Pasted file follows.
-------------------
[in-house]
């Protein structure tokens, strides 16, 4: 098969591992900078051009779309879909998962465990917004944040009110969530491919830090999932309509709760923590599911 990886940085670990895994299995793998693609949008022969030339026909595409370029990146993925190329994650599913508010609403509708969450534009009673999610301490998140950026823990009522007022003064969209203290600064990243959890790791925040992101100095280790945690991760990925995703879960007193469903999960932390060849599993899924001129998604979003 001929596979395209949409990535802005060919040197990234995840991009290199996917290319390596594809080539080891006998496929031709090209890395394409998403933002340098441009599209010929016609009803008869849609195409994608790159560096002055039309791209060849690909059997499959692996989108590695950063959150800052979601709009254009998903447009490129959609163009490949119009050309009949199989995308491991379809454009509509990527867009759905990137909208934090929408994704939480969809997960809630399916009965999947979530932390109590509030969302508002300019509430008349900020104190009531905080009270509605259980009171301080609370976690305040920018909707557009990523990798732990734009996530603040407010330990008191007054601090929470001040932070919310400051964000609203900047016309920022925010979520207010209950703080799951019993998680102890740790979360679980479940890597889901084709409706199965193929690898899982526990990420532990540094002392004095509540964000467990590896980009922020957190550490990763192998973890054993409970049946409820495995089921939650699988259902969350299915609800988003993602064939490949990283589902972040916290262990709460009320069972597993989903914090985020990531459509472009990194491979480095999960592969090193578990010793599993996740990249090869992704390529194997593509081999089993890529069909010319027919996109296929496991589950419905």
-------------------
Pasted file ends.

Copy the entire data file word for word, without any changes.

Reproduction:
[in-house]
């Protein structure tokens, strides 16, 4: 098969591992900078051009779309879909998962465990917004944040009110969530491919830090999932309509709760923590599911 990886940085670990895994299995793998693609949008022969030339026909595409370029990146993925190329994650599913508010609403509708969450534009009673999610301490998140950026823990009522007022003064969209203290600064990243959890790791925040992101100095280790945690991760990925995703879960007193469903999960932390060849599993899924001129998604979003 001929596979395209949409990535802005060919040197990234995840991009290199996917290319390596594809080539080891006998496929031709090209890395394409998403933002340098441009599209010929016609009803008869849609195409994608790159560096002055039309791209060849690909059997499959692996989108590695950063959150800052979601709009254009998903447009490129959609163009490949119009050309009949199989995308491991379809454009509509990527867009759905990137909208934090929408994704939480969809997960809630399916009965999947979530932390109590509030969302508002300019509430008349900020104190009531905080009270509605259980009171301080609370976690305040920018909707557009990523990798732990734009996530603040407010330990008191007054601090929470001040932070919310400051964000609203900047016309920022925010979520207010209950703080799951019993998680102890740790979360679980479940890597889901084709409706199965193929690898899982526990990420532990540094002392004095509540964000467990590896980009922020957190550490990763192998973890054993409970049946409820495995089921939650699988259902969350299915609800988003993602064939490949990283589902972040916290262990709460009320069972597993989903914090985020990531459509472009990194491979480095999960592969090193578990010793599993996740990249090869992704390529194997593509081999089993890529069909010319027919996109296929496991589950419905």